Consumption Based Asset Pricing Models

9.6 Conclusions

In studying the consumption based dynamic asset pricing theory we have first presumed that there is an exogenously given dividend stream which is equal to the consumption stream of the agent whose utility function could take on different forms. For the case of simple utility functions we have also derived the Euler equation as the essential equation to study dynamic asset pricing. Appendix 2 derives the Euler equation from dynamic programming. As we also have shown, using preferences such as log or power utility, the equity premium and the Sharpe ratio cannot match the equity premium and the Sharpe ratio of actual time series data. For those preferences a too high parameter of risk aversion and/or a strong covariance of consumption growth with asset returns are required which one does not find in the data. The question thus remains whether models that more explicitly take into account production activities or rely on other types of preferences may be able to provide a better match of theory and the data. Asset pricing for production economies is taken up next. Other preferences are considered in Chap. 15.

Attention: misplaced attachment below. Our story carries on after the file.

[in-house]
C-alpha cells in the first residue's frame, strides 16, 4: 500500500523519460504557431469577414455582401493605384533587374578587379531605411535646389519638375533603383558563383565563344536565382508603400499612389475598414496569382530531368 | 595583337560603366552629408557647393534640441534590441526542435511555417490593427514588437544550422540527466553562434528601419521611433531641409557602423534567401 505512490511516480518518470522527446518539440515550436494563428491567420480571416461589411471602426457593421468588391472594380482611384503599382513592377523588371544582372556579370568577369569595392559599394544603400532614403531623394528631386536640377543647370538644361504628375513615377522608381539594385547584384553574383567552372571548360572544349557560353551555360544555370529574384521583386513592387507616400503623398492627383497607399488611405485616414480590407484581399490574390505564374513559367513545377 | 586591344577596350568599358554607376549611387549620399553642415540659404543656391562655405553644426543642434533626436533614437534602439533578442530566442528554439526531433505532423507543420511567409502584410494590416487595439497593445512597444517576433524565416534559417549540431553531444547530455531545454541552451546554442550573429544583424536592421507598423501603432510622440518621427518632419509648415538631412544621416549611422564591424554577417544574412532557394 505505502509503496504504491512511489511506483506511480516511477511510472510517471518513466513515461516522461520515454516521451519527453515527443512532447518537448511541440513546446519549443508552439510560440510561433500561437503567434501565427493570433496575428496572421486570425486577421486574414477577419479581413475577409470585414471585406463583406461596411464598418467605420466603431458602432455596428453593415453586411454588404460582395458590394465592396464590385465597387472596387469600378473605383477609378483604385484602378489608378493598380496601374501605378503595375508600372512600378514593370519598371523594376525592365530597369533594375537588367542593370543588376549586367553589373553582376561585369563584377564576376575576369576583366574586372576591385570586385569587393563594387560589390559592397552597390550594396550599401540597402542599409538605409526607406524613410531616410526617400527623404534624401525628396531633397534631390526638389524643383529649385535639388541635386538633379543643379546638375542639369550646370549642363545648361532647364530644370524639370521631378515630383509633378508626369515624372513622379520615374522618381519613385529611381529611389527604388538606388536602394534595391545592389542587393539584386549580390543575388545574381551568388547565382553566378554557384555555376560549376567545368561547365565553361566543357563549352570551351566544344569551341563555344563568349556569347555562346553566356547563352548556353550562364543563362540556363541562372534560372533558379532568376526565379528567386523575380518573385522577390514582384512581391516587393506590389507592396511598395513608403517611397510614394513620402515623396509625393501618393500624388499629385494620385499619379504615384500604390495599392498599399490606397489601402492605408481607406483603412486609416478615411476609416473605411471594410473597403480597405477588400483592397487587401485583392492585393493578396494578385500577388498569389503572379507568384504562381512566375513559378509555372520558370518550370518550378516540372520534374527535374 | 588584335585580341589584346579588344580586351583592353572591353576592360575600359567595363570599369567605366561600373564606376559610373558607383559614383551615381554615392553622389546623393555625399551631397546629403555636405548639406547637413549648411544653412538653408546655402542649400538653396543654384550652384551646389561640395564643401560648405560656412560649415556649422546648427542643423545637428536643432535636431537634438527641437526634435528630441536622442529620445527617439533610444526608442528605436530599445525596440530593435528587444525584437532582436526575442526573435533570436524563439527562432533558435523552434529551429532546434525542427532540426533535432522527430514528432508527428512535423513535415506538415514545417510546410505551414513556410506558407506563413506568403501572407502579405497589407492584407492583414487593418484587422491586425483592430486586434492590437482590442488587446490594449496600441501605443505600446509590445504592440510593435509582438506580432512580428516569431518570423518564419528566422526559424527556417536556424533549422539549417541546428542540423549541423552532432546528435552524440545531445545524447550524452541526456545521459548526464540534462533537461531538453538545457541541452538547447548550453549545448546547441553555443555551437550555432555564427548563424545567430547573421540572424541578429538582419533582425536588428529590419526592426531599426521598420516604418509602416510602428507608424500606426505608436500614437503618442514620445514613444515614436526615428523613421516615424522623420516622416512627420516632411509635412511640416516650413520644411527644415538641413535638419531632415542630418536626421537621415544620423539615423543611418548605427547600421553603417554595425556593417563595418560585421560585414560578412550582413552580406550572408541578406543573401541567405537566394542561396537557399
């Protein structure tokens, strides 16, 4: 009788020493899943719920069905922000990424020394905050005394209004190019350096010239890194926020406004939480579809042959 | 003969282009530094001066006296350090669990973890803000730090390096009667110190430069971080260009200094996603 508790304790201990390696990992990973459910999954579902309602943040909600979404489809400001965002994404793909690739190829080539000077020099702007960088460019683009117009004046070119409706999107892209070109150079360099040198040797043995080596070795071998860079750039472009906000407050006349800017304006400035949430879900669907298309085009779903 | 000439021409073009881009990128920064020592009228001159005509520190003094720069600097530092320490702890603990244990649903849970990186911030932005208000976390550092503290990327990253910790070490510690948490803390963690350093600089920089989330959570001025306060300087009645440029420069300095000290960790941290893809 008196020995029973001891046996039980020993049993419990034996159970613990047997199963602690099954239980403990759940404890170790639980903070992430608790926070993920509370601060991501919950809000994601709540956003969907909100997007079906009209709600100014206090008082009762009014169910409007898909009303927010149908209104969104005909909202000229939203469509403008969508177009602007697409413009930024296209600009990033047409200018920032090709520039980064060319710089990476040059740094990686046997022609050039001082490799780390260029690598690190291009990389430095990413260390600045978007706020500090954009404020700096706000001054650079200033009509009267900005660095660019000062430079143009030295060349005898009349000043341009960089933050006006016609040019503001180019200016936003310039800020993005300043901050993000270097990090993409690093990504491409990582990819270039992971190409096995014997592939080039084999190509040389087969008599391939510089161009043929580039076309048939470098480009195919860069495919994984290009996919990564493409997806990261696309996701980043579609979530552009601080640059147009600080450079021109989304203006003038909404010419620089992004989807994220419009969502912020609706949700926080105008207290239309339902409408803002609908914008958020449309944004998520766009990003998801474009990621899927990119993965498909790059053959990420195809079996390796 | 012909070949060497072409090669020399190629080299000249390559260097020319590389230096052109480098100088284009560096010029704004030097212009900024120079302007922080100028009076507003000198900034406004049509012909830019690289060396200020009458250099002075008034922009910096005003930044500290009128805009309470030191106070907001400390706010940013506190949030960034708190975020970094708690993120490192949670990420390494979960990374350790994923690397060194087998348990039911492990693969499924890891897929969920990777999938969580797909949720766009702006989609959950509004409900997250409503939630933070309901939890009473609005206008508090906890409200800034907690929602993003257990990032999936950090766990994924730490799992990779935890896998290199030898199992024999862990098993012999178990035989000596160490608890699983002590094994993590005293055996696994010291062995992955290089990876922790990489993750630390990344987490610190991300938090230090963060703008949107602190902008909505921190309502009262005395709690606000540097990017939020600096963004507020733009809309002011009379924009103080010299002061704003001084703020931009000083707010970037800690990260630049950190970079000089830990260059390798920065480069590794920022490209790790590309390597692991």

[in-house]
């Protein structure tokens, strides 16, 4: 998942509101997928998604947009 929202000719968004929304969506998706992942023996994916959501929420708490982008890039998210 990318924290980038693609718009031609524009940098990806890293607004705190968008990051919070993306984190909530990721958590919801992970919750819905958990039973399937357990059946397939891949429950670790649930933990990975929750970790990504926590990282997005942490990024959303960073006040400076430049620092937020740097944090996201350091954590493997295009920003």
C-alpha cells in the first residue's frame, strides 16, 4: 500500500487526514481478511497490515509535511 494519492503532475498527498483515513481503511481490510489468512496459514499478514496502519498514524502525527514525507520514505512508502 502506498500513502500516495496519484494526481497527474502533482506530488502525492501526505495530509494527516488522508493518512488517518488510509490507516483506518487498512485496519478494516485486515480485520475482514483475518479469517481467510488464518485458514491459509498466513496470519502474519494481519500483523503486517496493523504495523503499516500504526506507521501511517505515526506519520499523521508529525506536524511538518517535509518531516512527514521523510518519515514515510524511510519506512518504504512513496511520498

Euler Equation Asset Price Risky Asset Asset Return Sharpe Ratio 
These keywords were added by machine and not by the authors. This process is experimental and the keywords may be updated as the learning algorithm improves.


Unable to display preview. Download preview PDF.

Unable to display preview. Download preview PDF.

Copyright information

© Springer-Verlag Berlin Heidelberg 2006

Personalised recommendations